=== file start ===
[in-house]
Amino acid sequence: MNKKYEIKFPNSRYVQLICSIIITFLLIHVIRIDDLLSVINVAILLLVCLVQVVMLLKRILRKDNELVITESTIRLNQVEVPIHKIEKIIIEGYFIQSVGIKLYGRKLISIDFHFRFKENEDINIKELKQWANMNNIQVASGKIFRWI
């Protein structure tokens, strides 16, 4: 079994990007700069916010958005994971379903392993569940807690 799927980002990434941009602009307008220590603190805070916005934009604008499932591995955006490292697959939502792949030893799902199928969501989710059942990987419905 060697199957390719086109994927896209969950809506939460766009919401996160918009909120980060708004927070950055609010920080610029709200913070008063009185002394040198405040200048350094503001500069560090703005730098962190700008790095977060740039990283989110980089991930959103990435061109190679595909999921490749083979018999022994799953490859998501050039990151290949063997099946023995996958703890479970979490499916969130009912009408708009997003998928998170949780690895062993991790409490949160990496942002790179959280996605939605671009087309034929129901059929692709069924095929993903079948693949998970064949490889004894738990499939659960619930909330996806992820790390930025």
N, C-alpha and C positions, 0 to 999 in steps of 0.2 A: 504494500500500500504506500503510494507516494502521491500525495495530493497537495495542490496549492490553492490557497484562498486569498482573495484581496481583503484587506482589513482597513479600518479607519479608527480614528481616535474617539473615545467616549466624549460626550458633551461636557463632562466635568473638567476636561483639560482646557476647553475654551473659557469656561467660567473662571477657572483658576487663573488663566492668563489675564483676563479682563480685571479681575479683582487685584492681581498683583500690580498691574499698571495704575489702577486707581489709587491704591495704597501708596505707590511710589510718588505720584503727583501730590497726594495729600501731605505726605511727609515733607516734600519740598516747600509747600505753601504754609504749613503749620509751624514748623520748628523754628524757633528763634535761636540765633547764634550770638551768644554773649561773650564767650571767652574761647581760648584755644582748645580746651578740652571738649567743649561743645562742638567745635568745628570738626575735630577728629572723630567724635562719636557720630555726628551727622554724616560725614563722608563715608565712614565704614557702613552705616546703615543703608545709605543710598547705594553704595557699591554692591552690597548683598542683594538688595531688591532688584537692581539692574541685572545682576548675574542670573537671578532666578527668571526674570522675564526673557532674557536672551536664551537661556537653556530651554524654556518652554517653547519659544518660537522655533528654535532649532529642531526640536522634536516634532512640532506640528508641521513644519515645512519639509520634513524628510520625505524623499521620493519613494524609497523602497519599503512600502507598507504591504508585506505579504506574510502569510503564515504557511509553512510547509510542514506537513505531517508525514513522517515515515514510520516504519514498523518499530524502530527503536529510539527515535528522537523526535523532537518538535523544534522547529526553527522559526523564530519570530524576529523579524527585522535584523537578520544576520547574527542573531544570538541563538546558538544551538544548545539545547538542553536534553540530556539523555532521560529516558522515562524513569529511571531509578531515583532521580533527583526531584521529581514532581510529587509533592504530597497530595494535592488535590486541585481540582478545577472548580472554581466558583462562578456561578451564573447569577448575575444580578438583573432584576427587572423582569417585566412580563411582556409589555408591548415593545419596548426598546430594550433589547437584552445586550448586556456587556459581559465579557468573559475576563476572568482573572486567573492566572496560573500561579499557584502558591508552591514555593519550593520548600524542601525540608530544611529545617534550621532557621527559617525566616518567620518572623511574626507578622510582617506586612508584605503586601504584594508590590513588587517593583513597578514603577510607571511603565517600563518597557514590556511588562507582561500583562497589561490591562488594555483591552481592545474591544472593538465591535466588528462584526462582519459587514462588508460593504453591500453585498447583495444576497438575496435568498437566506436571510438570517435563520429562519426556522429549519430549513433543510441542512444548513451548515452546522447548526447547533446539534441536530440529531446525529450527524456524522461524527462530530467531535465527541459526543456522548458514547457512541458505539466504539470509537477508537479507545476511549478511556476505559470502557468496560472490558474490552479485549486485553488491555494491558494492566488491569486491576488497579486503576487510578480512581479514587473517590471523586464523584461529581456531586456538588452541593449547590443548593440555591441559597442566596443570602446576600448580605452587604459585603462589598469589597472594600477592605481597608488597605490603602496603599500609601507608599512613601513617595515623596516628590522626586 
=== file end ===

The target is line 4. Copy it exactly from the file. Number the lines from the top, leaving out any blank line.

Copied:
N, C-alpha and C positions, 0 to 999 in steps of 0.2 A: 504494500500500500504506500503510494507516494502521491500525495495530493497537495495542490496549492490553492490557497484562498486569498482573495484581496481583503484587506482589513482597513479600518479607519479608527480614528481616535474617539473615545467616549466624549460626550458633551461636557463632562466635568473638567476636561483639560482646557476647553475654551473659557469656561467660567473662571477657572483658576487663573488663566492668563489675564483676563479682563480685571479681575479683582487685584492681581498683583500690580498691574499698571495704575489702577486707581489709587491704591495704597501708596505707590511710589510718588505720584503727583501730590497726594495729600501731605505726605511727609515733607516734600519740598516747600509747600505753601504754609504749613503749620509751624514748623520748628523754628524757633528763634535761636540765633547764634550770638551768644554773649561773650564767650571767652574761647581760648584755644582748645580746651578740652571738649567743649561743645562742638567745635568745628570738626575735630577728629572723630567724635562719636557720630555726628551727622554724616560725614563722608563715608565712614565704614557702613552705616546703615543703608545709605543710598547705594553704595557699591554692591552690597548683598542683594538688595531688591532688584537692581539692574541685572545682576548675574542670573537671578532666578527668571526674570522675564526673557532674557536672551536664551537661556537653556530651554524654556518652554517653547519659544518660537522655533528654535532649532529642531526640536522634536516634532512640532506640528508641521513644519515645512519639509520634513524628510520625505524623499521620493519613494524609497523602497519599503512600502507598507504591504508585506505579504506574510502569510503564515504557511509553512510547509510542514506537513505531517508525514513522517515515515514510520516504519514498523518499530524502530527503536529510539527515535528522537523526535523532537518538535523544534522547529526553527522559526523564530519570530524576529523579524527585522535584523537578520544576520547574527542573531544570538541563538546558538544551538544548545539545547538542553536534553540530556539523555532521560529516558522515562524513569529511571531509578531515583532521580533527583526531584521529581514532581510529587509533592504530597497530595494535592488535590486541585481540582478545577472548580472554581466558583462562578456561578451564573447569577448575575444580578438583573432584576427587572423582569417585566412580563411582556409589555408591548415593545419596548426598546430594550433589547437584552445586550448586556456587556459581559465579557468573559475576563476572568482573572486567573492566572496560573500561579499557584502558591508552591514555593519550593520548600524542601525540608530544611529545617534550621532557621527559617525566616518567620518572623511574626507578622510582617506586612508584605503586601504584594508590590513588587517593583513597578514603577510607571511603565517600563518597557514590556511588562507582561500583562497589561490591562488594555483591552481592545474591544472593538465591535466588528462584526462582519459587514462588508460593504453591500453585498447583495444576497438575496435568498437566506436571510438570517435563520429562519426556522429549519430549513433543510441542512444548513451548515452546522447548526447547533446539534441536530440529531446525529450527524456524522461524527462530530467531535465527541459526543456522548458514547457512541458505539466504539470509537477508537479507545476511549478511556476505559470502557468496560472490558474490552479485549486485553488491555494491558494492566488491569486491576488497579486503576487510578480512581479514587473517590471523586464523584461529581456531586456538588452541593449547590443548593440555591441559597442566596443570602446576600448580605452587604459585603462589598469589597472594600477592605481597608488597605490603602496603599500609601507608599512613601513617595515623596516628590522626586 